Xiwangmu and Fangshi

I explain here who Xiwangmu is, and provide a historical context for “fangshi.”

By the way, did you know China experienced periods of mass hysteria over alleged soul-stealing incidents, somewhat similar to the Salem, Mass., witch trials? Click here for details.


Xiwangmu, or Queen Mother of the West, is known by many other names, including “Infinite Mother” and “Divine Mother.” Her roots are ancient, and she is the most powerful goddess in the Chinese pantheon. She predates organized Taoism in China, appearing in early texts as a mountain demon with wild hair, tiger teeth and a leopard’s tail. She was known for causing diseases and cataclysmic disasters.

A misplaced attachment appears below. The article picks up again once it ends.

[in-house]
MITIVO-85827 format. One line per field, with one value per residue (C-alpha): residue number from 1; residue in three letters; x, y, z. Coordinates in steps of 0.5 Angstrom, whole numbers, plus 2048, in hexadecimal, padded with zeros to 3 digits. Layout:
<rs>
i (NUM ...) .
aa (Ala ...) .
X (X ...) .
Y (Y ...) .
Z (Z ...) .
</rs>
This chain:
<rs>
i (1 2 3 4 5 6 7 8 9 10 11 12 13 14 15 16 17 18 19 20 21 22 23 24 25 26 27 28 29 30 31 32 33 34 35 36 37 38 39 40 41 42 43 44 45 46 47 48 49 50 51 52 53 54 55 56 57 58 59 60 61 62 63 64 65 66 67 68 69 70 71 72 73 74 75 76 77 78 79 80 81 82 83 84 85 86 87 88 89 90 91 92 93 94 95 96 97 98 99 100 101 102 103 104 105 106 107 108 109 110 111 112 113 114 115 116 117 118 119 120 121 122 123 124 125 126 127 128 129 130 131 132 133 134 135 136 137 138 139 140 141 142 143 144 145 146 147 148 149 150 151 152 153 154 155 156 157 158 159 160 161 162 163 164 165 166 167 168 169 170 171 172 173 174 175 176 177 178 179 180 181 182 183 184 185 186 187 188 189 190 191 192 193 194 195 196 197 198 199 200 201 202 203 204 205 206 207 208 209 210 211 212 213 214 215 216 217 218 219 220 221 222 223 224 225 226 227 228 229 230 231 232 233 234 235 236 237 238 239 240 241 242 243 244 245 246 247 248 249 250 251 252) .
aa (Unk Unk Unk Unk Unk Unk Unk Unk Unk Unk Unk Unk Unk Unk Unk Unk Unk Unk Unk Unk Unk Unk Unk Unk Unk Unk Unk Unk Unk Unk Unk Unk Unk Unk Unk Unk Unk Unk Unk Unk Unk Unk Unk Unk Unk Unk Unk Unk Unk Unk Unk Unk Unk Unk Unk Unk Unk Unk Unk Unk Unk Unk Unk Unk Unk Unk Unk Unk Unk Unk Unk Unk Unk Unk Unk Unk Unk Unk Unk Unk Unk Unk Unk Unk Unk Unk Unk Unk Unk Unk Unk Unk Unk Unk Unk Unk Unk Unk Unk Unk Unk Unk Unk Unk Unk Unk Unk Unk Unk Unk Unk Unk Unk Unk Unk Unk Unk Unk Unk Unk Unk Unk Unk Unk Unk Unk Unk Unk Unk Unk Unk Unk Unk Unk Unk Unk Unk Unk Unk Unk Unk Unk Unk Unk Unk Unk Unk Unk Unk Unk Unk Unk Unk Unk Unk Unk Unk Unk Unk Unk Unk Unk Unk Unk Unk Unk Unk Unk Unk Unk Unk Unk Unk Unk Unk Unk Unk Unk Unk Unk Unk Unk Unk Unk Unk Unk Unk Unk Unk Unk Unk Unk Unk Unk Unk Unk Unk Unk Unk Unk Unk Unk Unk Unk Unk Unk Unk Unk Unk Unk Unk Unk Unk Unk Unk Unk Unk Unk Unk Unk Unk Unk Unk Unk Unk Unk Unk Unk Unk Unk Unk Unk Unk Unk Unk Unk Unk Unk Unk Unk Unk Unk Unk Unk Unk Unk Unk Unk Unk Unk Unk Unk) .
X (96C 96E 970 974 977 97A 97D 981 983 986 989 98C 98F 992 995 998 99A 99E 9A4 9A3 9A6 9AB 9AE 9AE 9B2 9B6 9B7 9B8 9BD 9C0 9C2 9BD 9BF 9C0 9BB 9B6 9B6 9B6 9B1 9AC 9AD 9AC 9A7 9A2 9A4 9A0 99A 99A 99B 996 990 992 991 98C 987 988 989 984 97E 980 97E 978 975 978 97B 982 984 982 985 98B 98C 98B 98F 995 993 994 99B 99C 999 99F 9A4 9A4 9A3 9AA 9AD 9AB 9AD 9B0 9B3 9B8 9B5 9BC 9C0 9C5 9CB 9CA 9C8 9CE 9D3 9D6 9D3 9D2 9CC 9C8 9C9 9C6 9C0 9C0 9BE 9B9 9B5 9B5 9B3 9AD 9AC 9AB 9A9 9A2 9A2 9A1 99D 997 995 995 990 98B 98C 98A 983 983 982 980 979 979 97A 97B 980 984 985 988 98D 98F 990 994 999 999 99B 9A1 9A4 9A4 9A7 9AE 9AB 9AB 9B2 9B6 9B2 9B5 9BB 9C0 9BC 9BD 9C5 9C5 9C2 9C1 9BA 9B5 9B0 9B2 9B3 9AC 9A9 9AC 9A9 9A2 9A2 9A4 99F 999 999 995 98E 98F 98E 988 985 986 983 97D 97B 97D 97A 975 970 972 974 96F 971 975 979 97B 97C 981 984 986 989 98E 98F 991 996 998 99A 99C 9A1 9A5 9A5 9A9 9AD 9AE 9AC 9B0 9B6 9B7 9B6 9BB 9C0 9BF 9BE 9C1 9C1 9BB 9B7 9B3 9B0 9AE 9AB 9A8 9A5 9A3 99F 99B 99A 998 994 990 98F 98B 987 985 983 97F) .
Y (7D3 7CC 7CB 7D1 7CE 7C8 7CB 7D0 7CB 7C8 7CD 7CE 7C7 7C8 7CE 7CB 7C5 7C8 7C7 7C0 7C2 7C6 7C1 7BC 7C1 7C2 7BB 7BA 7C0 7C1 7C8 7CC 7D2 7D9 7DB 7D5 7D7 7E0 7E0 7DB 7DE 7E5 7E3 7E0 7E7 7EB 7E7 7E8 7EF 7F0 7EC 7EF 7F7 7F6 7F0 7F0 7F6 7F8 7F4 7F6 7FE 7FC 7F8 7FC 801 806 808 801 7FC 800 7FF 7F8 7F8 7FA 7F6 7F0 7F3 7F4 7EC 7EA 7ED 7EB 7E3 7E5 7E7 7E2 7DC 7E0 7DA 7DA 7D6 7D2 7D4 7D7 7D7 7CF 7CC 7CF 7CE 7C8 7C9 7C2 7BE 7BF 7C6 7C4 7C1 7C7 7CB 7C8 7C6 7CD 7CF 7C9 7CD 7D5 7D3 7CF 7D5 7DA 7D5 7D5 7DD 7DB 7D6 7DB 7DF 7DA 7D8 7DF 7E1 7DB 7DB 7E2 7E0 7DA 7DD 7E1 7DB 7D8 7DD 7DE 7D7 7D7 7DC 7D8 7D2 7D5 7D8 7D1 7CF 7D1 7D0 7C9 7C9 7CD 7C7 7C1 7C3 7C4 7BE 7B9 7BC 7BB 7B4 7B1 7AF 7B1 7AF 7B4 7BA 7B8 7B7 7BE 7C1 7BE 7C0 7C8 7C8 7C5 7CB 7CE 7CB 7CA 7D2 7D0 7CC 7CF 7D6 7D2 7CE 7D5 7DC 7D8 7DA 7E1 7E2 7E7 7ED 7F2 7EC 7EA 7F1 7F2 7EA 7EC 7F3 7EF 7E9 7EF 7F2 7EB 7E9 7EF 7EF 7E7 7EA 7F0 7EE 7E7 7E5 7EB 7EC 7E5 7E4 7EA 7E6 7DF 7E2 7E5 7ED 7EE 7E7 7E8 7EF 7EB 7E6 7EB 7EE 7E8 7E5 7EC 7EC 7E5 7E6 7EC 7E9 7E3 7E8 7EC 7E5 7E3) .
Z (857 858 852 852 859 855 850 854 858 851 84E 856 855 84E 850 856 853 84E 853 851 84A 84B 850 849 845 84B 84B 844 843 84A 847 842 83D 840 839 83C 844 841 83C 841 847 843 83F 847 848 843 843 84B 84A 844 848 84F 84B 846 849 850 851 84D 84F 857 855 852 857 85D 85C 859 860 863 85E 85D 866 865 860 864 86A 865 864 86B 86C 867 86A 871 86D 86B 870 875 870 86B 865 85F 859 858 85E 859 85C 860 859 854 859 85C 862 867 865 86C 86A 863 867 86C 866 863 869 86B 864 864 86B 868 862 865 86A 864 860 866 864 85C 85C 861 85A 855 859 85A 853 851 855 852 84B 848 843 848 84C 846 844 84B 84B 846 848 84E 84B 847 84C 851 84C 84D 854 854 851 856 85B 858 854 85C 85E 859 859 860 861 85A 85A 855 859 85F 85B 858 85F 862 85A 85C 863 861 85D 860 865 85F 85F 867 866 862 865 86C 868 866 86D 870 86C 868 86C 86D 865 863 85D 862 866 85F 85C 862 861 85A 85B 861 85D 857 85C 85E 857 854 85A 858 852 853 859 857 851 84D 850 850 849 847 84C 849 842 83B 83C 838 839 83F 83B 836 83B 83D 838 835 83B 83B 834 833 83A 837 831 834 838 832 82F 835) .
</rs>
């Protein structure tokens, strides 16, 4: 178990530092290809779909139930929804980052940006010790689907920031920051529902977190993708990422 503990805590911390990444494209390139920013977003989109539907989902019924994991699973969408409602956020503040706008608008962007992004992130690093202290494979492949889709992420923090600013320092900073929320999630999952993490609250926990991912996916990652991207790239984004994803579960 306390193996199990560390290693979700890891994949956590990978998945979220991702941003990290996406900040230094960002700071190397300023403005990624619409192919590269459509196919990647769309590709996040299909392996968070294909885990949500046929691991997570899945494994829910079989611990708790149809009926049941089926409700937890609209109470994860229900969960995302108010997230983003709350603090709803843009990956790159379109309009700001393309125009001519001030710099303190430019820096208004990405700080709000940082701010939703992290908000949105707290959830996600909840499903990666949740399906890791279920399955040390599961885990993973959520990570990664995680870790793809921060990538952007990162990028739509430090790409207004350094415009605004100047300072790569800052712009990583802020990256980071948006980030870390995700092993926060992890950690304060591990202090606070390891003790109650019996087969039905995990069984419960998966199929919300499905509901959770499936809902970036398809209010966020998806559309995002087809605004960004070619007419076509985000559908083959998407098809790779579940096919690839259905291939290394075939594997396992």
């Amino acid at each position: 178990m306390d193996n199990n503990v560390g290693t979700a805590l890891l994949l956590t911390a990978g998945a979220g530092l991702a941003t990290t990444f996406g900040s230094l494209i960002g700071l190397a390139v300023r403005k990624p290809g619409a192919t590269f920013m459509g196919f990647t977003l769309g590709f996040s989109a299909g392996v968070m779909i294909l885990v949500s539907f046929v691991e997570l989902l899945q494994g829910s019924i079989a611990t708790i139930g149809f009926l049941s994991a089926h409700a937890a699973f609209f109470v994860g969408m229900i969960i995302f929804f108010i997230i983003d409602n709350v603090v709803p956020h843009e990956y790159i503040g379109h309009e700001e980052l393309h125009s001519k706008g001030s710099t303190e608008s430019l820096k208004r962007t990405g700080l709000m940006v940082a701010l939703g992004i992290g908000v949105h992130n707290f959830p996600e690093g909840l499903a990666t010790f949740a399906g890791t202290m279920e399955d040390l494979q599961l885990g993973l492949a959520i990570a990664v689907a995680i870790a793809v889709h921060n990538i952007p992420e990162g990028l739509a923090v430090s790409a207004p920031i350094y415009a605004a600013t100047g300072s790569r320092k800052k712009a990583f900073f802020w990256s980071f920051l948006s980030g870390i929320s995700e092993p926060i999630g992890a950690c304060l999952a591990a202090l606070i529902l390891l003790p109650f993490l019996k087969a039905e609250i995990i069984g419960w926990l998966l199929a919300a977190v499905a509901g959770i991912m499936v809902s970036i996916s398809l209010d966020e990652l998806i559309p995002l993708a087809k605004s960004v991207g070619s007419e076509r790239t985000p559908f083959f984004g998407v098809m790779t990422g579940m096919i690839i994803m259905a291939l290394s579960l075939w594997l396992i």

In time, however, Xiwangmu was said to renounce her evil ways and become a benevolent deity. She is now closely associated with Taoism. She is married to the Jade Emperor, the supreme ruler of Heaven. She tends to the Peaches of Immortality in their palace gardens, and determines the lifespan of every living thing.


Cricket describes himself as a “fangshi” in The Soul Stealer. Translations of the term include “gentlemen with magic recipes,” “masters of recipes,” or “masters of methods.” Basically, fangshi were the alchemists, wizards, magicians, diviners, prognosticators, occultists and mystics who proliferated in China from the 3rd century BCE to the 5th century CE.

Fangshi practiced the occult arts. They enjoyed the patronage of emperors who wanted the key to immortality.